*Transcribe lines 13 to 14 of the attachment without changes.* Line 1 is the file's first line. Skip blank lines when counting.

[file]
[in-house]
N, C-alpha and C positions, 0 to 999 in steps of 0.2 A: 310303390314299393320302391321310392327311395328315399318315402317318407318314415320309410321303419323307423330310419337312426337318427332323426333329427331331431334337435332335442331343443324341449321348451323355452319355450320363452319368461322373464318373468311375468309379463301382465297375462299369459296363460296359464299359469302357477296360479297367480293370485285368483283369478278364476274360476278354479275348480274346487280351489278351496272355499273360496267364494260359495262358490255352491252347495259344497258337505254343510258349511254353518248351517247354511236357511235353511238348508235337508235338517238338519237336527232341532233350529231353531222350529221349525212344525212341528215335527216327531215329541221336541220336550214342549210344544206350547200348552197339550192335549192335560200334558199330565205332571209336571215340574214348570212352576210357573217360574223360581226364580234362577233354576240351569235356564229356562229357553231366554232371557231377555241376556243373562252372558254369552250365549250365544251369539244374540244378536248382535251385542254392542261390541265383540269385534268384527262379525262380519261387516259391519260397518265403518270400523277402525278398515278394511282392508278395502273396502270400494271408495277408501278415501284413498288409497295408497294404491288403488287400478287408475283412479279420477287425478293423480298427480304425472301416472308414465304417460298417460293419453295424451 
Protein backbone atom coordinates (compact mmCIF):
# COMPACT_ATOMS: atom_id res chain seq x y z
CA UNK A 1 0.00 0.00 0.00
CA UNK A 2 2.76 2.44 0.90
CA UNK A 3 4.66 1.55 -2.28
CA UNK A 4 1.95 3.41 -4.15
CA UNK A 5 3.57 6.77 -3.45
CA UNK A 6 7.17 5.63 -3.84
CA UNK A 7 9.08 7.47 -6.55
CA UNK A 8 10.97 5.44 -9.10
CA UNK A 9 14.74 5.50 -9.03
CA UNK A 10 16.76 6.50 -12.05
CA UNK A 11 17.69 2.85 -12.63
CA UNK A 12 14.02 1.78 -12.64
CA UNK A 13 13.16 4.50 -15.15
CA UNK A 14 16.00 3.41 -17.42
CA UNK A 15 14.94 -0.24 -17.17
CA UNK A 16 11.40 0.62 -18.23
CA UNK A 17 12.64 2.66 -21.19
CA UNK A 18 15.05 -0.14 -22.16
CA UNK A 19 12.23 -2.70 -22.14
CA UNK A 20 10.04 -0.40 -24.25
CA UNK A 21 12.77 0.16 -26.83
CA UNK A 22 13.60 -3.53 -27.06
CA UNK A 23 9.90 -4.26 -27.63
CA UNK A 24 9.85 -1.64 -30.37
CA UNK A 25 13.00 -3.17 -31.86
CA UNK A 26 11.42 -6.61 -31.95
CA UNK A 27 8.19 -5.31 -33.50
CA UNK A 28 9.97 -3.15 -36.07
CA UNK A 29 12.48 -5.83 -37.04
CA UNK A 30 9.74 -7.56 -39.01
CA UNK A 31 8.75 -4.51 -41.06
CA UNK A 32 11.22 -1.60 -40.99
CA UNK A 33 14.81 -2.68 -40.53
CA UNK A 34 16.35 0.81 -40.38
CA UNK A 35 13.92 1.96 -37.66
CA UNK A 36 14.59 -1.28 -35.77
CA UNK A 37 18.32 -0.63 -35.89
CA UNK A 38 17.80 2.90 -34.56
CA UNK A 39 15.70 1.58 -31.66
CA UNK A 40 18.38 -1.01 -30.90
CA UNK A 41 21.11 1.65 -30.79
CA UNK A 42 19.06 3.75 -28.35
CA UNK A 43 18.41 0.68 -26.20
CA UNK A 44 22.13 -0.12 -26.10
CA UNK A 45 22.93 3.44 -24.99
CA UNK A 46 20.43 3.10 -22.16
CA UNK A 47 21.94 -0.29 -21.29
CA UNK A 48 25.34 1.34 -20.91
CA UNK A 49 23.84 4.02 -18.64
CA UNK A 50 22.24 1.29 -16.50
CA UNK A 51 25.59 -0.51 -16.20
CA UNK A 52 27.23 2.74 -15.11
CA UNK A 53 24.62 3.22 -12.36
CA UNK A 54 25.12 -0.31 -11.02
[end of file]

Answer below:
CA UNK A 9 14.74 5.50 -9.03
CA UNK A 10 16.76 6.50 -12.05